Time for another visit to the virtual coffeehouse, to put the world to rights and engage in a bit of light hearted banter with friends.
Today’s topic for conversation is limerence recovery. From time to time I get email from people who have visited the site, read the book, and had an epiphany about how limerence has shaped their romantic lives over the years. All the solutions I outline make sense, the LwL philosophy resonates with them, and they can clearly see what needs to be done to recover. But…
It isn’t working. They believe it all intellectually, but it’s making little impact on their emotional response to LO. They can be full of good intentions, but find themselves helpless when next exposed to limerent temptation.
I’ve read all your guides, but I just can’t get my limerence under control. I’ve had some success, but it always comes back.
To an extent this is just another example of the very human tendency to default to what feels emotionally painless rather than what we know should be done. An issue of discipline. But I do also think that limerence is a special case. It really does alter our cognitive performance and distort our judgement.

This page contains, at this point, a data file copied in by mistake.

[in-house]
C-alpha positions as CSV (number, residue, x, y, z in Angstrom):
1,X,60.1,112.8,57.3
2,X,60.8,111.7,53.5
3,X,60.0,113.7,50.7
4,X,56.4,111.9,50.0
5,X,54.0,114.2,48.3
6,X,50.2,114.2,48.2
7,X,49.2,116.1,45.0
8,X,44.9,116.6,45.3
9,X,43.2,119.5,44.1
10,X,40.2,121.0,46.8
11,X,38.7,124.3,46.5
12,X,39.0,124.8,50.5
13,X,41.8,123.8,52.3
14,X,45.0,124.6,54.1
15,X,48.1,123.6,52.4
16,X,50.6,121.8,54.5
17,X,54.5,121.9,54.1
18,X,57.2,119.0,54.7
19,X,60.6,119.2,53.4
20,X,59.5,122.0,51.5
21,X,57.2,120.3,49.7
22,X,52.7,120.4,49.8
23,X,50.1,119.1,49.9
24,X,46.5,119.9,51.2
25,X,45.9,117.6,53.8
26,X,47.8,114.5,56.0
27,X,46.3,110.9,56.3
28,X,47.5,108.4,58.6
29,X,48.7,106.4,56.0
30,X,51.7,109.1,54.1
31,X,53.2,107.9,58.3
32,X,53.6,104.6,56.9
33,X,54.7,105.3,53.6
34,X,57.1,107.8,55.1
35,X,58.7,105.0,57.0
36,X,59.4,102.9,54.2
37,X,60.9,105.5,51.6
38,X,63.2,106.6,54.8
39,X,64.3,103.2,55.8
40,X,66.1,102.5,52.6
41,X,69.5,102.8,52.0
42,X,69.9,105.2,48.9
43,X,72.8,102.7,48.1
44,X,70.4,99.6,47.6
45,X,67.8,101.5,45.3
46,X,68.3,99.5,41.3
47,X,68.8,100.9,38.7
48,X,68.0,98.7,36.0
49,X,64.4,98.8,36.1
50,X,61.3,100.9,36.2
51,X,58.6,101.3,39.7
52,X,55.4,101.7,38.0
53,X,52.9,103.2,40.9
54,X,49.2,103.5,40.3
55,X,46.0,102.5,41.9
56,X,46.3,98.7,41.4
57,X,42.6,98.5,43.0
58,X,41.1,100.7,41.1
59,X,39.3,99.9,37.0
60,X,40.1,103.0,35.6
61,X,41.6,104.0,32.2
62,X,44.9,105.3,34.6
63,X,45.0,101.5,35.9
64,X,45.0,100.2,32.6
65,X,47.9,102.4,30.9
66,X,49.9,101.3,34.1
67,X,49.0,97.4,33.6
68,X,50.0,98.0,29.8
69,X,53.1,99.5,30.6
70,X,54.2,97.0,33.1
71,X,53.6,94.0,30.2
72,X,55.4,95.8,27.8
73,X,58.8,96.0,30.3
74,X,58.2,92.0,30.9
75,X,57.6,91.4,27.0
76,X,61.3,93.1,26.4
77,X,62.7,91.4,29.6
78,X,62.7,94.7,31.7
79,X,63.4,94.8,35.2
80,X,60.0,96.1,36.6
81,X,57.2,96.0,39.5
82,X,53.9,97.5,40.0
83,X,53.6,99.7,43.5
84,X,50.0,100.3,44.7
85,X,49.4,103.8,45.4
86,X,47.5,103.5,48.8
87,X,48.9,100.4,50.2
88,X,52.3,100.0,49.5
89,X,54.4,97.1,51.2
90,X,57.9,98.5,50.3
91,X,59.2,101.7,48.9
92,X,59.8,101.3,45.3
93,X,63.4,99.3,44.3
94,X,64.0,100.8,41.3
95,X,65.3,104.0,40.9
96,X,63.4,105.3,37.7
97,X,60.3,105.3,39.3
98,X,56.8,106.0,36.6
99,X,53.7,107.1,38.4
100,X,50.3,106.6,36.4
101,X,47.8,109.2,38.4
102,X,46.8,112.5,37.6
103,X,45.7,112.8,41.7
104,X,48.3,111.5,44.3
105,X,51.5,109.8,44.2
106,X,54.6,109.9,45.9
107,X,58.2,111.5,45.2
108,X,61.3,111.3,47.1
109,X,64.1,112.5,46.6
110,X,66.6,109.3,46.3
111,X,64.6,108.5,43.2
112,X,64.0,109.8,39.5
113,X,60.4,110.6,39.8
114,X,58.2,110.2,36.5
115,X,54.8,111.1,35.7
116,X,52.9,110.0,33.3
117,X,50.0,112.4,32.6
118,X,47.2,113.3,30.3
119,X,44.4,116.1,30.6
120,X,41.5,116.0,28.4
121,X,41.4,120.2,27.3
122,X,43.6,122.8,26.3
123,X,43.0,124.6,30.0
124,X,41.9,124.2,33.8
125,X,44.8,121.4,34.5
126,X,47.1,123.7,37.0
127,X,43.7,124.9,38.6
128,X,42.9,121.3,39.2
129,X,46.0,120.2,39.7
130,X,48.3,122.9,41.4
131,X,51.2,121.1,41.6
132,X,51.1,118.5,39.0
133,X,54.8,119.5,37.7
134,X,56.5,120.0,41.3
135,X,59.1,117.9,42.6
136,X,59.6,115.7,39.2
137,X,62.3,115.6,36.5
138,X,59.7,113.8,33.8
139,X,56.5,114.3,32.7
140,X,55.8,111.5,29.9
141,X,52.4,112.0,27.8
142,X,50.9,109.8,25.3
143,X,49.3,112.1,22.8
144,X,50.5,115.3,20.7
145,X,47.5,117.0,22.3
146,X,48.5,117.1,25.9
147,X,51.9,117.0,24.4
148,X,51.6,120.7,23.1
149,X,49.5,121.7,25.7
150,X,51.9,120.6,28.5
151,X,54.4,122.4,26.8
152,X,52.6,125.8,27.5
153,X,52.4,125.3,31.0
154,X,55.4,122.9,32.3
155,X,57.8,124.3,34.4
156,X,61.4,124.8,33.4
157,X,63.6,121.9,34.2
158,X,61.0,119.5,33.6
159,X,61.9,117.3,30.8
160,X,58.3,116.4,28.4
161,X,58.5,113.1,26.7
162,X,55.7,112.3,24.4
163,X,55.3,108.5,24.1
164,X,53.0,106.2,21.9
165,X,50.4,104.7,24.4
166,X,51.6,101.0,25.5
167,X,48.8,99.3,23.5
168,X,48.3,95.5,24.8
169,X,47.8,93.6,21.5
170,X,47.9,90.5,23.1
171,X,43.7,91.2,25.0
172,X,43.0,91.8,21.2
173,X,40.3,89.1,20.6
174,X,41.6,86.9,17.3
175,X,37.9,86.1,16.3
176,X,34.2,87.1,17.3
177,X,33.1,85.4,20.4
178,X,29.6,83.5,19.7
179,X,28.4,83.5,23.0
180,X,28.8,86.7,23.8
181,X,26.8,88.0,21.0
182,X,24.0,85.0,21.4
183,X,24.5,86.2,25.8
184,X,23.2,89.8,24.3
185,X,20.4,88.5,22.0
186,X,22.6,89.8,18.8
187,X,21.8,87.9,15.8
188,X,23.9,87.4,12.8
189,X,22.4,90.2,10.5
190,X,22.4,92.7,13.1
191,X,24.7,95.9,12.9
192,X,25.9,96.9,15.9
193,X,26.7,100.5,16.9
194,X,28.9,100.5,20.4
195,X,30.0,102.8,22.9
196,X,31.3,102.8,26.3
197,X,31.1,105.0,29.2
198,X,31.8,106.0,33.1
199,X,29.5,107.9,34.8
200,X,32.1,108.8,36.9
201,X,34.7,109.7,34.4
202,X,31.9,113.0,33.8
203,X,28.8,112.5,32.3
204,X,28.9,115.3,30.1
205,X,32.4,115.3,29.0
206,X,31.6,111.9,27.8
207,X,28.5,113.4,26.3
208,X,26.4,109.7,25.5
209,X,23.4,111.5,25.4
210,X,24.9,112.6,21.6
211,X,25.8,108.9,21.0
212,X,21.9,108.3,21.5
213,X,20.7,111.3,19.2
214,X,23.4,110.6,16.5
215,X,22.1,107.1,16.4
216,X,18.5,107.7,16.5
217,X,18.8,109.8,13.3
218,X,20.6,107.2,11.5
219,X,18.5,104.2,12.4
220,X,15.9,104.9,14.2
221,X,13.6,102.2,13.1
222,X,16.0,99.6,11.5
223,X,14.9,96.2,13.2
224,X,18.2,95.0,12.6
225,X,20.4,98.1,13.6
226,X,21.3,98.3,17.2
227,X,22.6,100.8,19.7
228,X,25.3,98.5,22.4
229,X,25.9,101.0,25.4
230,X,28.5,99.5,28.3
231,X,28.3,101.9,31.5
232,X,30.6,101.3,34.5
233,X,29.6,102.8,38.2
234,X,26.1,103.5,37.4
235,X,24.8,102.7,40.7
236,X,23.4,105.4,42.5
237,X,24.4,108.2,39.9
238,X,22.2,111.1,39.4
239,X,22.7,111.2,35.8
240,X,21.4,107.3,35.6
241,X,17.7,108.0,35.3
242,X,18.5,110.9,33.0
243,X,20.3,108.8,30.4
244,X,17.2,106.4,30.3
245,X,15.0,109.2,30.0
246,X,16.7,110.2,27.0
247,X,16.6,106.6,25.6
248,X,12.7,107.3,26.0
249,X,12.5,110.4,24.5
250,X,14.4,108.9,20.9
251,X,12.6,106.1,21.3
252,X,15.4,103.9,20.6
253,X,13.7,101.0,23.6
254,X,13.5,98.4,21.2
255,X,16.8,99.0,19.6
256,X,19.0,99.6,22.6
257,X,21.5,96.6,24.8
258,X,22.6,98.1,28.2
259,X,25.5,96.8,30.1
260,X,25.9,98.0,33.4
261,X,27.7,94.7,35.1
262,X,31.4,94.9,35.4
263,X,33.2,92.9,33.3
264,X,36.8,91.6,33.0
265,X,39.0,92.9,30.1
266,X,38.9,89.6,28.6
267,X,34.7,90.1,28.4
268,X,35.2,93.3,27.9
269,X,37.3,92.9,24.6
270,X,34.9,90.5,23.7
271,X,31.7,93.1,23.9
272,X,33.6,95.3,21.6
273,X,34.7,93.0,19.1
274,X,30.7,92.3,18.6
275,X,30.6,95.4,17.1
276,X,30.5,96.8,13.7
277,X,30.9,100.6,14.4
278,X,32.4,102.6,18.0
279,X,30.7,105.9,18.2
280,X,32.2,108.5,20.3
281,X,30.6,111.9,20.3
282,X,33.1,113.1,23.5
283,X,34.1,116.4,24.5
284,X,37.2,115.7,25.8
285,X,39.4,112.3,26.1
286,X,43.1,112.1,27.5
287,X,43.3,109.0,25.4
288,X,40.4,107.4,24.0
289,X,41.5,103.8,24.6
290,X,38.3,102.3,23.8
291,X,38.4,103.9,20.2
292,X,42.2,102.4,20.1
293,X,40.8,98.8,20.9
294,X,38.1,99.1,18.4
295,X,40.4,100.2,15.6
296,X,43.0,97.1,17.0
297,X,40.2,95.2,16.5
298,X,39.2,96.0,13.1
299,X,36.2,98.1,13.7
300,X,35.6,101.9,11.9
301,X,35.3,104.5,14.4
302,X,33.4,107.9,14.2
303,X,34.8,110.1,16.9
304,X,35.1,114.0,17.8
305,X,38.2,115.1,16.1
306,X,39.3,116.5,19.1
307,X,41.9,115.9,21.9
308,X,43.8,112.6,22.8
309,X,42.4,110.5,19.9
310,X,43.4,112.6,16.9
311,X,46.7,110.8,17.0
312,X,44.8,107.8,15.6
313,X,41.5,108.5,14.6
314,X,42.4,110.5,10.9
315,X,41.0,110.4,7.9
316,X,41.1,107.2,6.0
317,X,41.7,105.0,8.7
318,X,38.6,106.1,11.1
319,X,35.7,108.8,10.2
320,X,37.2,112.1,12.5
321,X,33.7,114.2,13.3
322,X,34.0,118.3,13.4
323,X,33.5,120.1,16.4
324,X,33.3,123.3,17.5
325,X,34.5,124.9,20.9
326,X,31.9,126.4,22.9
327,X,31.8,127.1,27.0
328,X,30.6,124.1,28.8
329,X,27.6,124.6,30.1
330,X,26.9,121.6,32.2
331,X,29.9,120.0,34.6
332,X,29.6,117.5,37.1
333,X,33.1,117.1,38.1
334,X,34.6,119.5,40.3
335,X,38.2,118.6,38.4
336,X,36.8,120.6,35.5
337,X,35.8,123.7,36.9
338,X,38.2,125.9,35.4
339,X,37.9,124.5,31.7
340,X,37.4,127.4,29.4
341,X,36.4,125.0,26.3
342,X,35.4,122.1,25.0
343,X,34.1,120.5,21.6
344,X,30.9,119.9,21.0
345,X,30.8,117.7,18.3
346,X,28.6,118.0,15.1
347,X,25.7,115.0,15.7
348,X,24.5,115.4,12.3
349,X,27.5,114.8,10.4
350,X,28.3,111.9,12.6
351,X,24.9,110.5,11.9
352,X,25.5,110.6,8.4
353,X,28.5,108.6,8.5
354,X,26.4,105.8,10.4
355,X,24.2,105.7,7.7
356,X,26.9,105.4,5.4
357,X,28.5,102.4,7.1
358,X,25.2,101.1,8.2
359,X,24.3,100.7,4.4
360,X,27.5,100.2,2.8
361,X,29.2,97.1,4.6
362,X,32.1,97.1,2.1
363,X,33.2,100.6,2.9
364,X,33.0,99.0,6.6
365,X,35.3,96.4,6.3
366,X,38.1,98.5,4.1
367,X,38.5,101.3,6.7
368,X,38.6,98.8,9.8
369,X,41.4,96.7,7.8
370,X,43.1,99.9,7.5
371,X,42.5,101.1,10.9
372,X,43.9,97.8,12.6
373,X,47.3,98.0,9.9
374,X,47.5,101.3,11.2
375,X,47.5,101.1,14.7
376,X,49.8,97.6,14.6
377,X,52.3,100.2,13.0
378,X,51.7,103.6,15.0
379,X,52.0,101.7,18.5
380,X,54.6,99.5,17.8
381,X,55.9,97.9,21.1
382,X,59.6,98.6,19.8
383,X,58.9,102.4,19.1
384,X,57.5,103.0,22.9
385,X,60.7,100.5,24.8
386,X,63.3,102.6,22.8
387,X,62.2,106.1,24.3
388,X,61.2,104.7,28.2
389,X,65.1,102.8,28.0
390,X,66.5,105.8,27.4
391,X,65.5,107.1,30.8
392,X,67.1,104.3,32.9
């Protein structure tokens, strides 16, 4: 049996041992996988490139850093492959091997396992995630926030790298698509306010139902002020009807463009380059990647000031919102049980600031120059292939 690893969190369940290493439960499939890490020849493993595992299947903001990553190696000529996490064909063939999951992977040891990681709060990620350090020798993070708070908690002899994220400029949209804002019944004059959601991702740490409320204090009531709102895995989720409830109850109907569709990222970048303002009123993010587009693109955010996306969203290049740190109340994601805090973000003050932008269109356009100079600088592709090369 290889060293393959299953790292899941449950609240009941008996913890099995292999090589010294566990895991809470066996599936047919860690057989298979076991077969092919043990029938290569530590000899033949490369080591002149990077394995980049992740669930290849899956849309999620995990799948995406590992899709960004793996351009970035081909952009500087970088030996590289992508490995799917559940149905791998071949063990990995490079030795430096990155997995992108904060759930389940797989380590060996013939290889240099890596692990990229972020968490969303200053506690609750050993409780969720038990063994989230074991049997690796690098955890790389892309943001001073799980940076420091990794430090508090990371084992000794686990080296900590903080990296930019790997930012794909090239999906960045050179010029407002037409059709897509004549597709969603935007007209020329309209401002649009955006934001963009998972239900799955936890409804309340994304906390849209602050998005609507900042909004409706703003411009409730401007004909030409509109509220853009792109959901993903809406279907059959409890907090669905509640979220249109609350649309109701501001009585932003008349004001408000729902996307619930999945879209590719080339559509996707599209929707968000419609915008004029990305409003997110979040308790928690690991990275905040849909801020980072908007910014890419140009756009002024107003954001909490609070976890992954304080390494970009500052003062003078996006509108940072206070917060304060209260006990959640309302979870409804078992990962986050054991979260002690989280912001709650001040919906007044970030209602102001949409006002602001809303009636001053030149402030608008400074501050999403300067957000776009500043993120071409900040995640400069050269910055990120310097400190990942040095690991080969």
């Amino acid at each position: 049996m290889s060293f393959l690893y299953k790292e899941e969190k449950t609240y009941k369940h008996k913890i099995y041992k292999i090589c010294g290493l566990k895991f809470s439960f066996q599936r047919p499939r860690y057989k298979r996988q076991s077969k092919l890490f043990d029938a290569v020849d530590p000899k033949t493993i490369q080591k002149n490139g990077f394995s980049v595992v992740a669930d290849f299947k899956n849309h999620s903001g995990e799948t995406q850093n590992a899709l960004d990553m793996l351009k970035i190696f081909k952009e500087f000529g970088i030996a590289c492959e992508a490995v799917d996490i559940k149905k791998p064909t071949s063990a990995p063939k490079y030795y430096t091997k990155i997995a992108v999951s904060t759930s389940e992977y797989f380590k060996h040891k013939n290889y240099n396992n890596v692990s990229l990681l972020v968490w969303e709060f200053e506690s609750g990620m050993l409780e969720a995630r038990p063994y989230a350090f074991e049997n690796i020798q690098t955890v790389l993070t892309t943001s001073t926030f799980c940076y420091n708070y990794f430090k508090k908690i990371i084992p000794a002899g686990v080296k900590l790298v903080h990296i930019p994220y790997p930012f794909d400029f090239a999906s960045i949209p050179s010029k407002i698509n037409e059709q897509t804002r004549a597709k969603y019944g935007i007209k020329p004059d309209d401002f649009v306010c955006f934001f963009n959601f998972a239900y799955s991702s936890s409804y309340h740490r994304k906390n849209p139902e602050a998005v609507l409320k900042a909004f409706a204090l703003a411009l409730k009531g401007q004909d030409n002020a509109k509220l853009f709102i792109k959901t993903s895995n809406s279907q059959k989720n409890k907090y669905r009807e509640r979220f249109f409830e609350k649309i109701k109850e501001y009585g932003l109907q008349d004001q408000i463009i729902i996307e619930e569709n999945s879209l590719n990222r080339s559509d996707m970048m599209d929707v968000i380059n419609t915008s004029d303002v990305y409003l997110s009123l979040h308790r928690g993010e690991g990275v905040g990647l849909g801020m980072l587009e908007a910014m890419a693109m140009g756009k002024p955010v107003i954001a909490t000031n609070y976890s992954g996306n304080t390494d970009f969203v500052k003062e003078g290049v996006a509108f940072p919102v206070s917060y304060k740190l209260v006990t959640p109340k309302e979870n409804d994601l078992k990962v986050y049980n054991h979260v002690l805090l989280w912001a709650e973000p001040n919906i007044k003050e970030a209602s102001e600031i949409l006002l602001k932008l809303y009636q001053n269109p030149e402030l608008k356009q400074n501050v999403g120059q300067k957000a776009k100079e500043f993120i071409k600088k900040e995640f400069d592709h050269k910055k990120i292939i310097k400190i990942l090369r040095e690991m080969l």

So, what might be the barriers that prevent recovery? Why do we struggle to do the things that will almost certainly work?
While I suspect we will all have our own personal vulnerabilities and limitations, there are some common barriers that everyone faces – some features of limerence that make it hard to get past the emotional resistance that stops us breaking out of the reinforcing cycle.
- We want to fail. If I fail, I get to wallow in the lovely, warm, familiar LO-infatuation for a bit longer. Aaahhhh.
- Pride. There is something real between us, and I’m gonna prove it.
- Trusting intuition too much. Anaemic rationality can be the wrong approach for making big life decisions, and limerence feels very right (at first).
- Cues. The world is full of reminders of them.
- Demoralisation. If the future seems grim, with little to look forward to, limerence is an emotional escape.
- Relapses. Setbacks hit hard. It feels like all progress is lost.
So, those are some of the biggest issues off the top of my head. What do others think?
What are the biggest barriers you face (or faced) in limerence recovery?